Dante Sees God
Note: After the Inferno's journey among the damned and the Purgatorio's ascent through the souls still working off their inability to leave behind earthly things so as to rise into the light, in the 33rd canto of the Paradiso Dante is finally led by the soul of St. Bernard of Clarviaux to the presence of the Virgin where he prays. As the Virgin hears his prayer, she raises her eyes and Dante-the-Pilgrim raises his with hers, and then...
Because my sight, becoming crystal
Was piercing deeper and deeper through the rays
Of that deep Light which in itself is true.
55 From that point on, my power to see was stronger
Than speech that fails before such sights can show,
As memory falls short of the beyond.
As someone who while dreaming sees a vision
And, after he has dreamed, the feeling stays
60 Impressed, but all the rest slips from his mind,
I am like that, for almost all my seeing
Now falls away, but sweetness sprung from it
Still drips down, drop by drop, into my heart.
So is the snow unsealed beneath the sunlight;
65 So were the sayings of the Sibyl upon
The light leaves left to drift off in the wind.
O highest Light, lifted up so far
Above all mortal thinking, lend my mind,
Once more, a little of what you were like,
70 And grant my tongue such powerful expression
That it may leave behind a single spark
Of glory for a people still to come.
For by returning some spark to my mind
75 And sounding out a little in these lines,
Your triumph shall be thought of more profoundly.
I think I would have been lost in a daze
With the dazzling I endured from that live beam
If my eyes once had turned away from it.
I remember I grew bolder for this reason
80 In bearing up with it, until I merged
My gazing with the infinite Goodness.
O grace abounding, by which I have dared
To fix my eyes through the eternal Light
So deeply that my sight was spent in it!
85 Within its depths I saw gathered together,
Bound by love into a single volume,
Leaves that lie scattered through the universe.
Substance and accidents and their relations
I saw as though they fused in such a way
90 That what I say is but a gleam of light.
The universal pattern of this knot
I believe I saw, because in telling this,
I feel my gladness growing ever larger.
One moment made more slip my memory than
95 Twenty-five centuries reft from the adventure
That awed Neptune with the shadow of the Argo.
So my mind, held in absolute suspense,
Was staring fixed, intent, and motionless,
And by its staring grew the more inflamed.
100 Within that Light a person is so changed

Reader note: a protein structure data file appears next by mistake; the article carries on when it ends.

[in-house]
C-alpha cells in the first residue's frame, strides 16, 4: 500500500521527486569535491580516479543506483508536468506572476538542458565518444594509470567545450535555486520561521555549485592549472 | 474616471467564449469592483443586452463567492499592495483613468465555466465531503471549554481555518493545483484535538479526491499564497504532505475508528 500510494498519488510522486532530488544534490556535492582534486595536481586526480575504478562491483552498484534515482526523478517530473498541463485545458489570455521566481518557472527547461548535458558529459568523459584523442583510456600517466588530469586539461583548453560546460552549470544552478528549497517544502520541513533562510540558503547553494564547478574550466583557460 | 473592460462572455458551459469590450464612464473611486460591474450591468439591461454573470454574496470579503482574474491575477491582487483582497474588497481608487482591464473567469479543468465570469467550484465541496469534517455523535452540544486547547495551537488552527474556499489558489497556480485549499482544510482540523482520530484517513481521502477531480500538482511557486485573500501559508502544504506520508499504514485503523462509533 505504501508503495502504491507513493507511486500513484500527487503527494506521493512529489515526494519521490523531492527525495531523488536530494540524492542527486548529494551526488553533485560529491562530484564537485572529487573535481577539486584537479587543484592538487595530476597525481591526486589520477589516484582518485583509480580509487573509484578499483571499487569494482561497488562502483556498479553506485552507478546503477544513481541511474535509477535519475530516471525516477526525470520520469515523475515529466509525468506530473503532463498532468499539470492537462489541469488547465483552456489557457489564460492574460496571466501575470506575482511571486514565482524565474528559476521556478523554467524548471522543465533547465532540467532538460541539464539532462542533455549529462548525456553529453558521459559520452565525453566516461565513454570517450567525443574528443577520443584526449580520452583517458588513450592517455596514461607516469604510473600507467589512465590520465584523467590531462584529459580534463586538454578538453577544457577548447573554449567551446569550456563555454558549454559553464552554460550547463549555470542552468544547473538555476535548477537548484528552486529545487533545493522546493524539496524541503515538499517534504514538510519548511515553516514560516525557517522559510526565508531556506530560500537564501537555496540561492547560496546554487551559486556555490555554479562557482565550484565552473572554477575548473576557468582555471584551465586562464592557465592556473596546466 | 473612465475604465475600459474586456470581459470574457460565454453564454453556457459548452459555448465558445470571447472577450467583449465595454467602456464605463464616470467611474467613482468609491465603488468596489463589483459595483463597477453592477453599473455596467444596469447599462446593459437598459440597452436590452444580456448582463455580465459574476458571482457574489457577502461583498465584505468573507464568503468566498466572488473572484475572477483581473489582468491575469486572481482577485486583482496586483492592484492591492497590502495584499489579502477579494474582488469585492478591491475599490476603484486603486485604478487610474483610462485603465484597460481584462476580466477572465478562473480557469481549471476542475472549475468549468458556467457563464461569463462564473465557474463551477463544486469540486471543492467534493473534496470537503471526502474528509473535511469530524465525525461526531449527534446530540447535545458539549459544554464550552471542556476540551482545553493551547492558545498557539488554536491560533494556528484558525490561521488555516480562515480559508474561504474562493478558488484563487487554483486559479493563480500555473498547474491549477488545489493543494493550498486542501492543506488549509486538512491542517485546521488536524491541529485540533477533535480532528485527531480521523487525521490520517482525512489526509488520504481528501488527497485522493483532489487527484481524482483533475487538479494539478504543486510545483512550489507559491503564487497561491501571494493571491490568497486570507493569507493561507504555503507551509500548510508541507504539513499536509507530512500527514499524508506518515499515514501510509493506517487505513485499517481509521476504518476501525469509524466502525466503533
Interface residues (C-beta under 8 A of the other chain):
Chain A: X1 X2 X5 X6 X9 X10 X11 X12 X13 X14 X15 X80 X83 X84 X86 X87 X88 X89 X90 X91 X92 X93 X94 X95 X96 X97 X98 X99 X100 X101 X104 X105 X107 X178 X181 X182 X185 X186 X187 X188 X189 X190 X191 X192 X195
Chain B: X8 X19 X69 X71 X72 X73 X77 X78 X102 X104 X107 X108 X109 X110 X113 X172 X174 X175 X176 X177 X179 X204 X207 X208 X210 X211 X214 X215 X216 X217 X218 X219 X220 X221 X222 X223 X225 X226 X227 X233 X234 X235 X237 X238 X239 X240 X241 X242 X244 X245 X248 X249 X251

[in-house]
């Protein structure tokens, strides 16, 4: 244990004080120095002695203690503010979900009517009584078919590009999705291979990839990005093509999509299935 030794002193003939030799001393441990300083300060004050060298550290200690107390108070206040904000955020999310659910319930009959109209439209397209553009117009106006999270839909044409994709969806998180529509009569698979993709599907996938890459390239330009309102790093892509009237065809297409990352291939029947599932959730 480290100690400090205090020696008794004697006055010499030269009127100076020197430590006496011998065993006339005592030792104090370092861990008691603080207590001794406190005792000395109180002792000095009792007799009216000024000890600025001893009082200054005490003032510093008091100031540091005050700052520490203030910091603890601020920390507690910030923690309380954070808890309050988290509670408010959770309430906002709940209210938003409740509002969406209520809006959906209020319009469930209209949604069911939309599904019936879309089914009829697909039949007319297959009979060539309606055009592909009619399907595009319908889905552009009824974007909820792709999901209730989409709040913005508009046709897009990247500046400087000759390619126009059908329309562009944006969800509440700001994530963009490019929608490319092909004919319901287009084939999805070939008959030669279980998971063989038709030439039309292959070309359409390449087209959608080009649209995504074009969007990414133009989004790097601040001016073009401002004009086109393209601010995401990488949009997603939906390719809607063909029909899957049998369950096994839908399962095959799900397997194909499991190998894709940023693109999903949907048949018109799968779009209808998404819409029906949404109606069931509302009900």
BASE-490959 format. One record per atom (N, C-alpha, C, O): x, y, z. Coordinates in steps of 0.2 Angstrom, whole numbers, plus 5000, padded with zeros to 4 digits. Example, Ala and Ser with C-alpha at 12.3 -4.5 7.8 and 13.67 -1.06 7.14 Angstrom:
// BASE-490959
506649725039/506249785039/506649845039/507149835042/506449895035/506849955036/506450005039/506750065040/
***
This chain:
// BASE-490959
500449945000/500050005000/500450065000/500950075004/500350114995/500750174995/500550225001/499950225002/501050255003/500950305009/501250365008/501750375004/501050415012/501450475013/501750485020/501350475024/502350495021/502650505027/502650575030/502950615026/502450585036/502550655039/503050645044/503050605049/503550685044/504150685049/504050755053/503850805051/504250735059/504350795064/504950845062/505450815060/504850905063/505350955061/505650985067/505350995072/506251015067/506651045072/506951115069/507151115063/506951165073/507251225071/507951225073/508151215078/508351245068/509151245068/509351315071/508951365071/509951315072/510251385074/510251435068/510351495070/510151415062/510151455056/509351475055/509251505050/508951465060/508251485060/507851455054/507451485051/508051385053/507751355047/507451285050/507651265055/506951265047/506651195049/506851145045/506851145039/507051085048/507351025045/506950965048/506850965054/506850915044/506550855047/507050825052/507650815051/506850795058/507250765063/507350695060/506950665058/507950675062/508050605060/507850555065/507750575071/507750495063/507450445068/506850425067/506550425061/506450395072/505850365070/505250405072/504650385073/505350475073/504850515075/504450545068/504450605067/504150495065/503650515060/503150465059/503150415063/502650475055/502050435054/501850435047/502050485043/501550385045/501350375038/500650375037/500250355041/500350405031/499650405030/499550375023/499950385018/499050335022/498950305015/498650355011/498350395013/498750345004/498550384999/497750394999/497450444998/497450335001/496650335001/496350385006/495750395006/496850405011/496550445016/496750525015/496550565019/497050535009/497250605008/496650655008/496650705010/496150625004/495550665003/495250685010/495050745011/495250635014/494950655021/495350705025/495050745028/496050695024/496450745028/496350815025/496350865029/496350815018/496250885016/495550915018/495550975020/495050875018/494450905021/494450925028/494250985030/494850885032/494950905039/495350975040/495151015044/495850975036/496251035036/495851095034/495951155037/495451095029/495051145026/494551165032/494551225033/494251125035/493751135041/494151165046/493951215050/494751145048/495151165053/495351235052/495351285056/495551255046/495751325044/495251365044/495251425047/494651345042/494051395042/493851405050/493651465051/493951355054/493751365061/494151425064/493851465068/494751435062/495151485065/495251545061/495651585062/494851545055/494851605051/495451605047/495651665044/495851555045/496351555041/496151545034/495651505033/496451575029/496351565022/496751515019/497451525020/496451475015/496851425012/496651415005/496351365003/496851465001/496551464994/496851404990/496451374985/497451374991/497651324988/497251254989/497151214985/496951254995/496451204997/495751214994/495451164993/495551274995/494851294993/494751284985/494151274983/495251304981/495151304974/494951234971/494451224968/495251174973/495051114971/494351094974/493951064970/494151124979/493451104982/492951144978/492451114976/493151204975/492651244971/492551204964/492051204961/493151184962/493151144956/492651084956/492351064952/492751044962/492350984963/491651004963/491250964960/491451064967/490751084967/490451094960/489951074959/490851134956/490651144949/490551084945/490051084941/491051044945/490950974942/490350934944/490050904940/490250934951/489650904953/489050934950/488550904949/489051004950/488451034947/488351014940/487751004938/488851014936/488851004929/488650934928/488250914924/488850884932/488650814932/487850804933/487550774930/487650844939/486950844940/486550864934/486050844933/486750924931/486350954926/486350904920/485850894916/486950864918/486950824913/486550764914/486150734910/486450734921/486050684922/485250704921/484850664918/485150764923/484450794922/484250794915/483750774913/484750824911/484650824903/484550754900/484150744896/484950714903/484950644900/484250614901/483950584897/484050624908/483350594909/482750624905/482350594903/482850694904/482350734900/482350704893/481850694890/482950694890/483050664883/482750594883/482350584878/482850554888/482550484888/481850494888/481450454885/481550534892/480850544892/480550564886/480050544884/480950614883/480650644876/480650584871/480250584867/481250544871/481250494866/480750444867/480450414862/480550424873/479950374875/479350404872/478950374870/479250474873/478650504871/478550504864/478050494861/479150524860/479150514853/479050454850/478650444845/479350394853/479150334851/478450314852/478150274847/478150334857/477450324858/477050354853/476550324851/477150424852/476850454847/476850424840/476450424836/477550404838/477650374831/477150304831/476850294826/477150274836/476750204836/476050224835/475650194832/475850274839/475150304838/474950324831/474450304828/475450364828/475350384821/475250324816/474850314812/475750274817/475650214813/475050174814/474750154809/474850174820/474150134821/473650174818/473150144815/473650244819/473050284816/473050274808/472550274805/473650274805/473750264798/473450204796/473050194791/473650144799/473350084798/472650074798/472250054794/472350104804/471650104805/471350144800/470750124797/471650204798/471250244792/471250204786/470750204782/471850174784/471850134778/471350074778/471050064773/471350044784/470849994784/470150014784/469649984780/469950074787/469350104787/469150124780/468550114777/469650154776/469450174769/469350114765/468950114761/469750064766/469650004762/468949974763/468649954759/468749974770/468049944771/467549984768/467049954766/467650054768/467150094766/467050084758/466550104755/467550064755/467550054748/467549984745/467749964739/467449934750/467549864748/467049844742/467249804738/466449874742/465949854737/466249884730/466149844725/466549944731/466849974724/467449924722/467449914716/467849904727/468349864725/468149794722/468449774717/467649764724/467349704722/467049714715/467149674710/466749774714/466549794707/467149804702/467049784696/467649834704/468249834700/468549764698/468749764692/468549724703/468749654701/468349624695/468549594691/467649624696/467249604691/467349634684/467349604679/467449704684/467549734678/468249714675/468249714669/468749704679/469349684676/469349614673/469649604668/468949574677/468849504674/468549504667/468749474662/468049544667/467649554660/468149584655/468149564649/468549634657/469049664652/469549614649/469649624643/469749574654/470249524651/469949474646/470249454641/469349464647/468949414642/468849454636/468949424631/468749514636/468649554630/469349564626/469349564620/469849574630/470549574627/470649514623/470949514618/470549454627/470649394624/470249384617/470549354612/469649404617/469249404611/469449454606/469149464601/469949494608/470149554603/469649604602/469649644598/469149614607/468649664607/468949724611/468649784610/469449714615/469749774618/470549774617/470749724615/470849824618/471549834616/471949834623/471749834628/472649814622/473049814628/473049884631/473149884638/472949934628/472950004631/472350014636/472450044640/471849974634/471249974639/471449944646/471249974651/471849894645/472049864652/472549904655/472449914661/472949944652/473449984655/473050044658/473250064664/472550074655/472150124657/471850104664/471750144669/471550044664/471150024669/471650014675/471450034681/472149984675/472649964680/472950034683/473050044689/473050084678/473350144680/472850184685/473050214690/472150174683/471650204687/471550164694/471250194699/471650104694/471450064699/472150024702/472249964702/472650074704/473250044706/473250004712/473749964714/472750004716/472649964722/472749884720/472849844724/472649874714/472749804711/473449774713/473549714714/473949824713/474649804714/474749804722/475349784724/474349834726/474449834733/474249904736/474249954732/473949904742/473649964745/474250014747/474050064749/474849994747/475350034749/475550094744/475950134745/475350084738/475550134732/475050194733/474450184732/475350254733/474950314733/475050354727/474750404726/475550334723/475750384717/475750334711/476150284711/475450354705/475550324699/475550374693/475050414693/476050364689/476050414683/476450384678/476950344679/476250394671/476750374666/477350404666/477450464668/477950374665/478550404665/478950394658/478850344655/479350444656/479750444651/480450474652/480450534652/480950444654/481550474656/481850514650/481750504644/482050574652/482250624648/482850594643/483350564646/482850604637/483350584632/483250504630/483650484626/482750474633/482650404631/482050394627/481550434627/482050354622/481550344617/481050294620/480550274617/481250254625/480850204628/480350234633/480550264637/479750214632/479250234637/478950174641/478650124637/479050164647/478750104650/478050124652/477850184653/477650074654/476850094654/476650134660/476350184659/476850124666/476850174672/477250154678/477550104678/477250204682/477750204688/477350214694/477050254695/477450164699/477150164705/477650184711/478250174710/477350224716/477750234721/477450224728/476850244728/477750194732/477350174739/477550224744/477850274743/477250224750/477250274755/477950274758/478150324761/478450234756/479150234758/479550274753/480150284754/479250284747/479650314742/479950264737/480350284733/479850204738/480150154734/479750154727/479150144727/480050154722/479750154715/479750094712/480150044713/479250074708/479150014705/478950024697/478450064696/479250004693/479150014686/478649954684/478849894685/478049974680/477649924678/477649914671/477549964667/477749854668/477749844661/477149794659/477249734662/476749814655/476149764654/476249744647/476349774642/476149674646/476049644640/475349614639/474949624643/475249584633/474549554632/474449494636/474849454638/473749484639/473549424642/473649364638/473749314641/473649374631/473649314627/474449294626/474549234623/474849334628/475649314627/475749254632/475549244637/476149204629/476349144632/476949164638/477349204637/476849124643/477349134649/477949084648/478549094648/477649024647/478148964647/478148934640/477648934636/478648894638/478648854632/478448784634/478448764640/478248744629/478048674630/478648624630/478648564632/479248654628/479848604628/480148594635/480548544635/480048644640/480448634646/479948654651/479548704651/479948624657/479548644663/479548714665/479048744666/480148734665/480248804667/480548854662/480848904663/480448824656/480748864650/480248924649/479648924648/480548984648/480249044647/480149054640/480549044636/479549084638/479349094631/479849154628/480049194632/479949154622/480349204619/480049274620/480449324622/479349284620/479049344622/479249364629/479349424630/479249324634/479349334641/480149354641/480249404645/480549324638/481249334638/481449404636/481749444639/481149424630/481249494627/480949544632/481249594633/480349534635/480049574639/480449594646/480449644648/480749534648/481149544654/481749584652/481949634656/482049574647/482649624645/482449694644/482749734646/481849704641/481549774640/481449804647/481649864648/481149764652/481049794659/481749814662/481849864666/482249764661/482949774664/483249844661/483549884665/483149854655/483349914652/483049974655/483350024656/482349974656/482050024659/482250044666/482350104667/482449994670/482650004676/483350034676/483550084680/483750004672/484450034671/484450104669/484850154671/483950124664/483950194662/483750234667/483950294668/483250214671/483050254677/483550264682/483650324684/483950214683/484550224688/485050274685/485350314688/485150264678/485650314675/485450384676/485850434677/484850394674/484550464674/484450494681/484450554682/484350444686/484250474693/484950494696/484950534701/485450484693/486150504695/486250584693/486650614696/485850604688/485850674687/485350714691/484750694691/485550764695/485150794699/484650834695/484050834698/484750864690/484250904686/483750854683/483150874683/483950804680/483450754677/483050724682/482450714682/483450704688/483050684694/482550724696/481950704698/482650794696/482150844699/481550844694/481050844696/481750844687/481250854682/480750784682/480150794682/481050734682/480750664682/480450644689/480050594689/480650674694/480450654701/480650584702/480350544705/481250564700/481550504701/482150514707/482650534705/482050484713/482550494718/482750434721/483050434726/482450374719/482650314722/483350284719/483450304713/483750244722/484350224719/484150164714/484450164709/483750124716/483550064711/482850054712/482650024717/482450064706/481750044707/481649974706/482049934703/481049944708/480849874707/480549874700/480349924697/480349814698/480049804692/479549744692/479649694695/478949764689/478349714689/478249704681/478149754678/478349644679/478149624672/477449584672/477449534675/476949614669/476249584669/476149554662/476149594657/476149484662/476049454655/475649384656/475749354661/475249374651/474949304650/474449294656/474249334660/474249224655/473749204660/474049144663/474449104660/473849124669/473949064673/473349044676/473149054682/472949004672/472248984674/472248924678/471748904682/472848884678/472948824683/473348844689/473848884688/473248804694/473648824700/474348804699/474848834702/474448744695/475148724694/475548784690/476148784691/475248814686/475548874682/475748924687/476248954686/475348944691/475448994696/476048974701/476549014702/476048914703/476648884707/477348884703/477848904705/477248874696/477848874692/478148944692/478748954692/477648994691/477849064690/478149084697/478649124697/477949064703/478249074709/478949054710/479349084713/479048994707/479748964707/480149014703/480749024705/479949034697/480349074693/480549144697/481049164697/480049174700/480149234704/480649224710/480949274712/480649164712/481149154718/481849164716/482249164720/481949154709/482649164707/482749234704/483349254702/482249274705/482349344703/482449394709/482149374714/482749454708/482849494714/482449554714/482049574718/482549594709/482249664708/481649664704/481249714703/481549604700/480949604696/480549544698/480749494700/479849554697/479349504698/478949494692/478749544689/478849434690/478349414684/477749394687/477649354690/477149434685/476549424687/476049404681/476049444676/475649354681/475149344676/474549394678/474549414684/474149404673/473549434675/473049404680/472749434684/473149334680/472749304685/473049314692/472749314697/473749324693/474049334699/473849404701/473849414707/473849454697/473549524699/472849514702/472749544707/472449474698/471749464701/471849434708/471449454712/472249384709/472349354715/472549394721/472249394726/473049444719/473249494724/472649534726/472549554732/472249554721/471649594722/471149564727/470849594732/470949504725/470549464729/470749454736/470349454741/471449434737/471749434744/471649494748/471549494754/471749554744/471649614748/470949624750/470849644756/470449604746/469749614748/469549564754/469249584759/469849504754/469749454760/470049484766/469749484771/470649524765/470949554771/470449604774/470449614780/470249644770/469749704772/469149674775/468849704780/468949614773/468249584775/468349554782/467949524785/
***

It is impossible to give consent
Ever to turn from it to other sights
Because the Good, the object of the will,
Is gathered all in it, and out of it
105 The thing that there is perfect has some flaw.
Now shall my telling of what I remember
Fall far below the babbling of a baby
Still bathing its tongue at the mothers breast.
Not that there is more than a single semblance
110 Within that living Light on which I looked
And which is always what it was before,
But by the sight that gathered strength in me
As I gazed on, what was One in appearance
Was altering for me as I was changing.
115 In the profound and shining-clear Existence
Of the deep Light appeared to me three circles
Of one dimension and three different colors.
One seemed to be reflected by the other,
Rainbow by rainbow, while the third seemed fire
120 Breathed equally from one and from the other.
O how pale now is language and how paltry
For my conception! And for what I saw
My words are not enough to call them meager.
O everlasting Light, you dwell alone
125 In yourself, know yourself alone, and known
And knowing, love and smile upon yourself!
That middle circle which appeared in you
To be conceived as a reflected light,
After my eyes had studied it a while,
130 Within itself and in its coloring
Seemed to be painted with our human likeness
So that my eyes were wholly focused on it.
As the geometer who sets himself
To square the circle and who cannot find,
135 For all his thought, the principle he needs,
Just so was I on seeing this new vision
I wanted to see how our image fuses
Into the circle and finds its place in it,
Yet my wings were not meant for such a flight
140 Except that then my mind was struck by lightning
Through which my longing was at last fulfilled.
Here powers failed my high imagination:
But by now my desire and will were turned,
Like a balanced wheel rotated evenly,
145 By the Love that moves the sun and the other stars.
[Trans. James Finn Cotter, whose published version of the whole Comedia would make an excellent next step in your studies of the epic tradition. See information about its construction and publication at: http://www.italianstudies.org/comedy/introduction.htm and read the rest of the online text at: http://www.italianstudies.org/comedy/index.htm ]